For security reasons it is good practice to reduce the use of "suexec su -" as much as possible since this opens up a full root shell to the user. Instead it is better to use "suexec -u root ".

Running the above command may result in incorrect environment variables for the destination account or "to user" (in this case root) needed to run the commands. Specifically, the PATH variable may get an unexpected value.

Reference Information

To try to correct this problem you may add the modifier "suexec_touserenv" to the Access Route which you would expect to solve the problem from the description in the BoKS Manager Administration Guide:

"Programs that you run via suexec are by default run in the environment belonging to the fromuser. Restricting users to the fromuser environment ensures that a high level of security can be maintained. However, sometimes it can be useful to be able to run programs via suexec in the touser’s environment: For example, when you want to administrate a database server via a dedicated functional account. The user can then run suexec to fully utilize the touser environment and perform the required administrative tasks."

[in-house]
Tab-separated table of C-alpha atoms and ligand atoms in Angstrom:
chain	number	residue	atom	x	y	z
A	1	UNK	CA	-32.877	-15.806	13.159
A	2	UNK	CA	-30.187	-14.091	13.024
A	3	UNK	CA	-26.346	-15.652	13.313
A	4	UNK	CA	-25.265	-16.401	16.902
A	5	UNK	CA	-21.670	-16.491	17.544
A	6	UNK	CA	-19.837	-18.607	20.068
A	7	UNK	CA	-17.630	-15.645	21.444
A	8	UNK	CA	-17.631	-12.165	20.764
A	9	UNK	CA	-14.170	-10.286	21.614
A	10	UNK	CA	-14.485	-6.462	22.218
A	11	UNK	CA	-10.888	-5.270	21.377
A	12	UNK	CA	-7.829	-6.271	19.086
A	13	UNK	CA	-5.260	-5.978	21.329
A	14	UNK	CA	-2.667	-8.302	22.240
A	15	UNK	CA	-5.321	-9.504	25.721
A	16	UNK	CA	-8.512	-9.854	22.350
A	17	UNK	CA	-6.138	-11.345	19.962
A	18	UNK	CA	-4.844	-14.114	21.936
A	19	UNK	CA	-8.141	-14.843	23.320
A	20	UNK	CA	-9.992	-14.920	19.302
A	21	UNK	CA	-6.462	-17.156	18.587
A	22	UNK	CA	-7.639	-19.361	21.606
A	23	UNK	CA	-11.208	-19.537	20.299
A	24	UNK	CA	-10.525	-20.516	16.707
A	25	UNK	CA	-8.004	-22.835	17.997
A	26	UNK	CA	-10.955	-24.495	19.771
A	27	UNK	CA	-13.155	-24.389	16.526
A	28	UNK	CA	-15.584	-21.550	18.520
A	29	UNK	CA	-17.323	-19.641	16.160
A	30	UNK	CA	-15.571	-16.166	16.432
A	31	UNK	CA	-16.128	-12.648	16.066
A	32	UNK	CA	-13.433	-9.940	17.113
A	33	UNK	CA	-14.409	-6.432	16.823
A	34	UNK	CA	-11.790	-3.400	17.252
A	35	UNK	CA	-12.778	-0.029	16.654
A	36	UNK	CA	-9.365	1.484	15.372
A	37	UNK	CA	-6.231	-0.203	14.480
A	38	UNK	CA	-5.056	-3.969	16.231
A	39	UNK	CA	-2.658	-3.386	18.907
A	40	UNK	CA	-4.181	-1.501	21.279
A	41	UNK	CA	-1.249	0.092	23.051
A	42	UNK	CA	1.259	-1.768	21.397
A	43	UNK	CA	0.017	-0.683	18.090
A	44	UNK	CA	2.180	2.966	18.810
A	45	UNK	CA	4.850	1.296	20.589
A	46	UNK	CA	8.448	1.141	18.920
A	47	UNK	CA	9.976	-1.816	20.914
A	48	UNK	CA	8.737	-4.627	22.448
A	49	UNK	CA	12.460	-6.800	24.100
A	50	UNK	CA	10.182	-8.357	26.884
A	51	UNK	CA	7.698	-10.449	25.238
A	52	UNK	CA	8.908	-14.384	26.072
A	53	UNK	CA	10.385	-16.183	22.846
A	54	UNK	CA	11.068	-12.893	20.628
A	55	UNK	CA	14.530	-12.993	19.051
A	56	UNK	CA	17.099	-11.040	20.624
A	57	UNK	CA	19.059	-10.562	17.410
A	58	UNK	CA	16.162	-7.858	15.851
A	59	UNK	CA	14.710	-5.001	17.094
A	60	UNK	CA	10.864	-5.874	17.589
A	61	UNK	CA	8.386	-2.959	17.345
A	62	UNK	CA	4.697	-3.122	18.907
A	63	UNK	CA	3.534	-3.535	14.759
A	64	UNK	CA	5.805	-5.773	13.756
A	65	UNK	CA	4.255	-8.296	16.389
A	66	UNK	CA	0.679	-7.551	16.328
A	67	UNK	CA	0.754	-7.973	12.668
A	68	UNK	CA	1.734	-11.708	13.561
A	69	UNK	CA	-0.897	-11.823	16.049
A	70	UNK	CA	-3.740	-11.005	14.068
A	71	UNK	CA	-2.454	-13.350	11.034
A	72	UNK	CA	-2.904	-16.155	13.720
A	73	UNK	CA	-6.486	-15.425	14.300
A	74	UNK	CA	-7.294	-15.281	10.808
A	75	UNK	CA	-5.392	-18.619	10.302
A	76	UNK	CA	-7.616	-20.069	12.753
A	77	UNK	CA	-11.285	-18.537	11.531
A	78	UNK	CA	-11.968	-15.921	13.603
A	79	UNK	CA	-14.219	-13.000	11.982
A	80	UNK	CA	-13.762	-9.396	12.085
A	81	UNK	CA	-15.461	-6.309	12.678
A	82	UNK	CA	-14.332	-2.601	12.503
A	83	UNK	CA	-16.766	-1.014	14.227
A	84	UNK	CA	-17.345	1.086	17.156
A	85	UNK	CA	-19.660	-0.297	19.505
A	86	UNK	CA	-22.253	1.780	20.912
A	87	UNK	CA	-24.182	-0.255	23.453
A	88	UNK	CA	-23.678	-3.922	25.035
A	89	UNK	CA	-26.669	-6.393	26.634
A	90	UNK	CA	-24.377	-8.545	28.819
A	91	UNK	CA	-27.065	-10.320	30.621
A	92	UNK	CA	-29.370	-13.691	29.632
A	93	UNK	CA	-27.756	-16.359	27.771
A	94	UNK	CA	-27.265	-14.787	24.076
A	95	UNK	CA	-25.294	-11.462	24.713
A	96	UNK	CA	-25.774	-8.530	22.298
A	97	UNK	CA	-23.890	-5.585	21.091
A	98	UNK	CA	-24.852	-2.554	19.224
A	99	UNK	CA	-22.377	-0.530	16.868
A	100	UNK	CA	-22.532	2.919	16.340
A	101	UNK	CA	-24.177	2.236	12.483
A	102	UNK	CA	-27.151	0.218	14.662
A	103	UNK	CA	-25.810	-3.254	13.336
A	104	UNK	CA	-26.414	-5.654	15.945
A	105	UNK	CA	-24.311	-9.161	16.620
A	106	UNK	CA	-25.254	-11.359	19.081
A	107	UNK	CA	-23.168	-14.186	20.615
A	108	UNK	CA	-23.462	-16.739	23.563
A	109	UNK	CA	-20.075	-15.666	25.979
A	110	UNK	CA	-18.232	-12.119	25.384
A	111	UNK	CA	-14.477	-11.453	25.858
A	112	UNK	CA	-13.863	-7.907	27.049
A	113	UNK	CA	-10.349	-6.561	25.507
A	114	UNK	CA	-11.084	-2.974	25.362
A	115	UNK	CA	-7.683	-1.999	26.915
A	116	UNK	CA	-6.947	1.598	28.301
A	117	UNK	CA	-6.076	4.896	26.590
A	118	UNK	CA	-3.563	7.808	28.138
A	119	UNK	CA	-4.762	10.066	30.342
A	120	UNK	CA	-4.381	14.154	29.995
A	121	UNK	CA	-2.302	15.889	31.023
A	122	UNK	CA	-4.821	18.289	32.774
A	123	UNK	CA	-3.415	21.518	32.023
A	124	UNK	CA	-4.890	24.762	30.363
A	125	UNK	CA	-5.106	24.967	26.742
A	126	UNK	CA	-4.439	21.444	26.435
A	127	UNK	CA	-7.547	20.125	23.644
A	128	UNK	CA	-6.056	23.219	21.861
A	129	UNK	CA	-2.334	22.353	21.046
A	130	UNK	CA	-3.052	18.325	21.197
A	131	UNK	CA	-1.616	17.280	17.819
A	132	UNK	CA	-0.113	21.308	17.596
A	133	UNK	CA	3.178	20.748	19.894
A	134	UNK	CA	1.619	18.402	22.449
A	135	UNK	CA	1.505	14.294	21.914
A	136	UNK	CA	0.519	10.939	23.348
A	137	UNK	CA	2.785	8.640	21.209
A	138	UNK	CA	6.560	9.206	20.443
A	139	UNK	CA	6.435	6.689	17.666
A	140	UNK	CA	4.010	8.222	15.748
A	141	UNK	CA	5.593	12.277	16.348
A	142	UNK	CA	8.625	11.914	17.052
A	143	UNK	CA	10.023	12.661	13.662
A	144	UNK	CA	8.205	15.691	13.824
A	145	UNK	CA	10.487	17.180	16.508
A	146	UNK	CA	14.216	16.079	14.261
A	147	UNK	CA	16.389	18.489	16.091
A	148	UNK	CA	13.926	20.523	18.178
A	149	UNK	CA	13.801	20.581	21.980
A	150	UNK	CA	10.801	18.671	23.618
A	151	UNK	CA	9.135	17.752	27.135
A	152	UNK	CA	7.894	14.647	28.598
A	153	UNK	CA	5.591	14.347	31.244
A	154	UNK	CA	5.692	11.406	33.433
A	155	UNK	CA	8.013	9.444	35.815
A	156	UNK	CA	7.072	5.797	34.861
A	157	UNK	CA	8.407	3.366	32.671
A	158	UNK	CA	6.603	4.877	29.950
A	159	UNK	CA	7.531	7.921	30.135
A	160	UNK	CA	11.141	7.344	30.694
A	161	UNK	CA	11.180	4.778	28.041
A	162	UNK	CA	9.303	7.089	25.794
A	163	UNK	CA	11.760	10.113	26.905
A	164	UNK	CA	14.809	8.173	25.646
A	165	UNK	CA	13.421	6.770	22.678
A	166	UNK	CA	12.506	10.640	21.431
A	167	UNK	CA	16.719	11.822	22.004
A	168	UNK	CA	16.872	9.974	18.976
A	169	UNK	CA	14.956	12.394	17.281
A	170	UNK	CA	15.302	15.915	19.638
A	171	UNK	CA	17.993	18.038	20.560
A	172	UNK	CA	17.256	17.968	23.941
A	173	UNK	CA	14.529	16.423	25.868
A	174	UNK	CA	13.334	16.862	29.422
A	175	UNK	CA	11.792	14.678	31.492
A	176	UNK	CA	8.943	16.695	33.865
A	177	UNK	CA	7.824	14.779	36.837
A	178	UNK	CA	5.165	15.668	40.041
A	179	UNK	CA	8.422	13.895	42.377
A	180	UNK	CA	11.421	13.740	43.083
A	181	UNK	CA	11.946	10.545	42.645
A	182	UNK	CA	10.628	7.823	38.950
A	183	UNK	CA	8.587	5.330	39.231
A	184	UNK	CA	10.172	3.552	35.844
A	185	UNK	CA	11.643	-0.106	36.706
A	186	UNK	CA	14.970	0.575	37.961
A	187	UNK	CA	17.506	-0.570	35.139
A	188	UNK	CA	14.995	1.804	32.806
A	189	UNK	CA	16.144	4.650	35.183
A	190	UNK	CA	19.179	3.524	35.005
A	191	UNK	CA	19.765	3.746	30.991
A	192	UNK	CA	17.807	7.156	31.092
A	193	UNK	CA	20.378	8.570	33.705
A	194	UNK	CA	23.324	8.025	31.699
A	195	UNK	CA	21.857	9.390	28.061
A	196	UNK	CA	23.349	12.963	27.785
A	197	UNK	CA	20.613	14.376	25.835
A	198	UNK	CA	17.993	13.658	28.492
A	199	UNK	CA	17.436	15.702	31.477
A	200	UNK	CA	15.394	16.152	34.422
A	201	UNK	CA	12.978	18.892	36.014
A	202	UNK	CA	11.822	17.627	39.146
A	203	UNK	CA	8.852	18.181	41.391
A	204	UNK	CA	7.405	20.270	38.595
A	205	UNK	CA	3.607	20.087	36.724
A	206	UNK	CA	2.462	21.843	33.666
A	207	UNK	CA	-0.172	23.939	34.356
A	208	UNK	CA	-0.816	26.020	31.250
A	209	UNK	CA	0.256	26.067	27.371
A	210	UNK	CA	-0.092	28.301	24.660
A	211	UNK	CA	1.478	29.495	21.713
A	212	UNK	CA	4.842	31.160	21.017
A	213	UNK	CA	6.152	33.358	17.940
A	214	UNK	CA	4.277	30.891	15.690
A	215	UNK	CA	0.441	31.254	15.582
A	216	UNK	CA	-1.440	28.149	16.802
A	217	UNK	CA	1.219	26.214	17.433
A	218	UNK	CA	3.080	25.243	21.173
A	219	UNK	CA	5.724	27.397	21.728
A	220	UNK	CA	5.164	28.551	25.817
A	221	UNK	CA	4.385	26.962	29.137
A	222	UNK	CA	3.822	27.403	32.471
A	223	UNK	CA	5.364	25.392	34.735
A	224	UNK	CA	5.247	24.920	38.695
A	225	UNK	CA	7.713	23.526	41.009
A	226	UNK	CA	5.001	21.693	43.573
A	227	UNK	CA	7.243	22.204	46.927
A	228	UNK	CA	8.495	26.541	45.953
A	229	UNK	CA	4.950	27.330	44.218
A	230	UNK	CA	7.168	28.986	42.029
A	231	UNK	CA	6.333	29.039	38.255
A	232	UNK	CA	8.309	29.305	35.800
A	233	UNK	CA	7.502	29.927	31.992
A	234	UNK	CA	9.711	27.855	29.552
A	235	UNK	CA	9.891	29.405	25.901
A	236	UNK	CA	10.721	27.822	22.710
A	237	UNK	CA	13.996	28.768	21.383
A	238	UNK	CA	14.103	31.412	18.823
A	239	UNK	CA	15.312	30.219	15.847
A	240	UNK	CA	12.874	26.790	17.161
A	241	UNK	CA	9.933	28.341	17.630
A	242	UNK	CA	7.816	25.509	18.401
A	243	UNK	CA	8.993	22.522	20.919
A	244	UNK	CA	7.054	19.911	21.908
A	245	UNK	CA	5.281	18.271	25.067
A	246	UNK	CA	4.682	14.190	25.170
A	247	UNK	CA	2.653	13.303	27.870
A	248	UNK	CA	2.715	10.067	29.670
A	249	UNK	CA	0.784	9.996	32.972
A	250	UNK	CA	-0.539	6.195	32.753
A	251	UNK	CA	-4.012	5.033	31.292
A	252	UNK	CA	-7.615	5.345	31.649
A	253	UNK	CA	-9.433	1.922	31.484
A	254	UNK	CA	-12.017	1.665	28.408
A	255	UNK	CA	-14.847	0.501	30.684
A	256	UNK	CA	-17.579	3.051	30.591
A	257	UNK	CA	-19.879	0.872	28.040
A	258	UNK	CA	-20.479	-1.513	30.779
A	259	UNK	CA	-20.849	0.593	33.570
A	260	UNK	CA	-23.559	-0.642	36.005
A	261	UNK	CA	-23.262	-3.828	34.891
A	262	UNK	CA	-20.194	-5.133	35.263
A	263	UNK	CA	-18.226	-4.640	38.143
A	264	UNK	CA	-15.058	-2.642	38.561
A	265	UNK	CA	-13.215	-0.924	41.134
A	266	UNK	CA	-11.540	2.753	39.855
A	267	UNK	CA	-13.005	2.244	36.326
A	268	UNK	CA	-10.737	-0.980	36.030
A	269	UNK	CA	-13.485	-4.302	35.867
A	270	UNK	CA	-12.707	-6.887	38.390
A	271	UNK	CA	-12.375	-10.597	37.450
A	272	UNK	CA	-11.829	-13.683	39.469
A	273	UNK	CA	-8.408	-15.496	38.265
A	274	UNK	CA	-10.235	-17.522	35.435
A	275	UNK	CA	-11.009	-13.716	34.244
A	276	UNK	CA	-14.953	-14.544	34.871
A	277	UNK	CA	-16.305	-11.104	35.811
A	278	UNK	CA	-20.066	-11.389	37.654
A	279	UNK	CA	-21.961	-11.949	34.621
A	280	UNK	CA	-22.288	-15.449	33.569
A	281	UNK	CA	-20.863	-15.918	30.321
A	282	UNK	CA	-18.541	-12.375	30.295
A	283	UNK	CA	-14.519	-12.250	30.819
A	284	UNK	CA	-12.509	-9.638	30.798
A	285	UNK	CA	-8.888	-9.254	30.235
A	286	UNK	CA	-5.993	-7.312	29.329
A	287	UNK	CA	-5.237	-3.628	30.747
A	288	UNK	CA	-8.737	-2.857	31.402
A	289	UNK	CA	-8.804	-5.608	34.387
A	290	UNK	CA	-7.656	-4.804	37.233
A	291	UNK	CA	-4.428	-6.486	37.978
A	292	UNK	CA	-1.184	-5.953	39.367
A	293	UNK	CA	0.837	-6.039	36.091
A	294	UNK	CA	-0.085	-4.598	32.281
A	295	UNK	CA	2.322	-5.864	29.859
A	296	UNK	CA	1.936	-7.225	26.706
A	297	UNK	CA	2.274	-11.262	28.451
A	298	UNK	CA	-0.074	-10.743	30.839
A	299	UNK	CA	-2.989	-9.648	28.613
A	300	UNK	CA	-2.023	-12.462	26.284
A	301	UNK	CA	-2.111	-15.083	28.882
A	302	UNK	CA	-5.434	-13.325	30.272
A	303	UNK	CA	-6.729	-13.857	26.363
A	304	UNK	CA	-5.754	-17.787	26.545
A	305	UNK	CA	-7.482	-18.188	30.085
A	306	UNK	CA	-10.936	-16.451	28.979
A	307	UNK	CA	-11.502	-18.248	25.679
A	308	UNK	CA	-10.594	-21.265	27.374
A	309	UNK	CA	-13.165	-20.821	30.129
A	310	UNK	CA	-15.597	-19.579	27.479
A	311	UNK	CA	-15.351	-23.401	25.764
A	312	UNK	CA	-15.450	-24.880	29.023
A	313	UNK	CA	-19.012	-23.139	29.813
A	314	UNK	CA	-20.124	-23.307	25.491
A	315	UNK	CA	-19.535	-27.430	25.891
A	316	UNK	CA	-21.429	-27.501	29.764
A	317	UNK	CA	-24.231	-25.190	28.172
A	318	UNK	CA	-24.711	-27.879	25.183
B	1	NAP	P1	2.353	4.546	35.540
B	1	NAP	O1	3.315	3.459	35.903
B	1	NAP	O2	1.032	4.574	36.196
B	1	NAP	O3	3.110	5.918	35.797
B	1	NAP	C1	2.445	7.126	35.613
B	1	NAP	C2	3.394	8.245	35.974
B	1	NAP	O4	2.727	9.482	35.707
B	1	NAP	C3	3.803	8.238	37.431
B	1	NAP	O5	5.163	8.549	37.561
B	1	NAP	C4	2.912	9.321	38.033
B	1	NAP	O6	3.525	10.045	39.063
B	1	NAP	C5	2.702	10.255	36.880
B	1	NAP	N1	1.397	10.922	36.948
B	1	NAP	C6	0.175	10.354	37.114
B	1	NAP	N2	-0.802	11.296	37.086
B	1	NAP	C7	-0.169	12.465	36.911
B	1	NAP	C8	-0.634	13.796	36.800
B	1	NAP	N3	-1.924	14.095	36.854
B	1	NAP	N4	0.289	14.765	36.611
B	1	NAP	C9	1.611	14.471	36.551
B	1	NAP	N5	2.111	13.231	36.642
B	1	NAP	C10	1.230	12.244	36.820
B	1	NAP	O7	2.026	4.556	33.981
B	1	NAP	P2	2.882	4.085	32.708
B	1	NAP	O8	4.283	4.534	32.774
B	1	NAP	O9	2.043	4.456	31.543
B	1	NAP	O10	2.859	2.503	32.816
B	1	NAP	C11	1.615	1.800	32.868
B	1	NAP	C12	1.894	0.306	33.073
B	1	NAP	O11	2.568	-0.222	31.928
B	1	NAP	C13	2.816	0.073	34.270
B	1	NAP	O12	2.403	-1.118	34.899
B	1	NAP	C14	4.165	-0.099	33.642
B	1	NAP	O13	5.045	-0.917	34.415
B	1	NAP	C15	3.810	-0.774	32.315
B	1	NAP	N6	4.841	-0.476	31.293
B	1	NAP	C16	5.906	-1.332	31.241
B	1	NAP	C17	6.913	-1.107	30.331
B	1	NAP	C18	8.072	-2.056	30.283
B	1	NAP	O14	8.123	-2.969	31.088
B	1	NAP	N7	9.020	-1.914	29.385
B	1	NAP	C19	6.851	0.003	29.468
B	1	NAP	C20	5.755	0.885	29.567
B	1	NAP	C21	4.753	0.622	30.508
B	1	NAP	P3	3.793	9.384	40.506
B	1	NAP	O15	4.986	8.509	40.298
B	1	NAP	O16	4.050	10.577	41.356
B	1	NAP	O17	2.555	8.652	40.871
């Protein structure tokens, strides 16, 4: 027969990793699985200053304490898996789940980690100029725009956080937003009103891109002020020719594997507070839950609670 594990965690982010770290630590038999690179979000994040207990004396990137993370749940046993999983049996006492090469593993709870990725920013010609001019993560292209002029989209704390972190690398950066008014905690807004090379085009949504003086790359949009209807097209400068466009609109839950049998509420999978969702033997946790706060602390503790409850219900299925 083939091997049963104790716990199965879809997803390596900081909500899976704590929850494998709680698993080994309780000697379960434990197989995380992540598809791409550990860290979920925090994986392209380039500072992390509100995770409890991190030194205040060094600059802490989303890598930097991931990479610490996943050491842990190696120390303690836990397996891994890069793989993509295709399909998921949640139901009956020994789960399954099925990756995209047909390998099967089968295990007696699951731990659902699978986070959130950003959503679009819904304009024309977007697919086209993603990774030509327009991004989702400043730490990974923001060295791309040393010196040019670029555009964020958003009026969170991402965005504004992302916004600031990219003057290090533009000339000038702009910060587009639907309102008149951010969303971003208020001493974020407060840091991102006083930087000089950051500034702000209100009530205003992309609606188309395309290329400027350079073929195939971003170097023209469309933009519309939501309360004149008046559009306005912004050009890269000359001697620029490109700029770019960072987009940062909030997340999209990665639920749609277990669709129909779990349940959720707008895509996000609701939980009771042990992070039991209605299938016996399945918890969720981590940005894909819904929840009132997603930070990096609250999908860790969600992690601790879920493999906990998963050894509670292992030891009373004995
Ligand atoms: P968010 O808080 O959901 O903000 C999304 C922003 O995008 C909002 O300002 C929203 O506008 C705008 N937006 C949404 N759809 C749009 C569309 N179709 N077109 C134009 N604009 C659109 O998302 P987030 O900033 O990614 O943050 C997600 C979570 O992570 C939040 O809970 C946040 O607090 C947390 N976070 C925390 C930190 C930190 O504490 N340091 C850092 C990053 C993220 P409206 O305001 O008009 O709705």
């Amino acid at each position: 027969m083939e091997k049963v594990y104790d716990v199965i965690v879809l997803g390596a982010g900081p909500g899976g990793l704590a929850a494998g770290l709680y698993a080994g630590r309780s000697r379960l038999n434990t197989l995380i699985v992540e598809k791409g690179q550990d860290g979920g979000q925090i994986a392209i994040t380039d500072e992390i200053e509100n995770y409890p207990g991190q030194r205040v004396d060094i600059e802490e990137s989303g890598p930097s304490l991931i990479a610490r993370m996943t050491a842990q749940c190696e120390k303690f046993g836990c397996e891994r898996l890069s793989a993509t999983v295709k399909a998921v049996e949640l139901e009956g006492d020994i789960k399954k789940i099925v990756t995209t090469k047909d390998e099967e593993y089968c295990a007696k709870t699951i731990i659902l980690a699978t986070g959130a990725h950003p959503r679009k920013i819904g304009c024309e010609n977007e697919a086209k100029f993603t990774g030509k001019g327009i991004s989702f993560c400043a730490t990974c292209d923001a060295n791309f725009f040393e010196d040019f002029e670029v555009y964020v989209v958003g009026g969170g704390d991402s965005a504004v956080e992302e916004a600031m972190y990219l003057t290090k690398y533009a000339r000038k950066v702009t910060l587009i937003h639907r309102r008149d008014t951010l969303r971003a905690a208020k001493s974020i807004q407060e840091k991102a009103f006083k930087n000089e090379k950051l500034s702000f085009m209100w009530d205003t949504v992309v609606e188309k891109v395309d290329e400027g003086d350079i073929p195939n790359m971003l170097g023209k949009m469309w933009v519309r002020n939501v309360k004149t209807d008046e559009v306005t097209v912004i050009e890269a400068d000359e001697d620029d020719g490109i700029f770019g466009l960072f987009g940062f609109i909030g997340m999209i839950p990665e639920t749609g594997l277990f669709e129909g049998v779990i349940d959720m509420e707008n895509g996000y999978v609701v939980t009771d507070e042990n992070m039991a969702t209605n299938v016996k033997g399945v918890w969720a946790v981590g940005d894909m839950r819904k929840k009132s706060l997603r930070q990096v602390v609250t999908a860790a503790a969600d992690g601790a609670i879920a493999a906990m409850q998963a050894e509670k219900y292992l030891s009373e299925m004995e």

You can configure the use of a "to user" environment in FoxT Control Center by checking the Execute in ‘To user’ environment checkbox while adding an Access Route. On the command line it this done by adding "-m suexec_touserenv" to the Access Route definition when running routeadm or ttyadmin (see the man pages for these commands for exact syntax and examples).

What the "suexec_touserenv" modifier does is to run the selected command using the "to user"'s login shell. This executes any shell start-up files in the "to user" home directory as well as global shell startup files.

It is possible to set these up to get the PATH set up correctly:

BoKS # grep PATH /etc/profile

$ /opt/boksm/bin/suexec -u root /bin/env | grep PATH

Another option is to use the ENV settings "SUEXEC_PATH" to set the PATH when running commands as another user or "SUEXEC_PATH_" to set it when running commands as .

For example:

BoKS # grep SUEXEC_PATH_root $BOKS_etc/ENV


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Last Modified On: August 28, 2019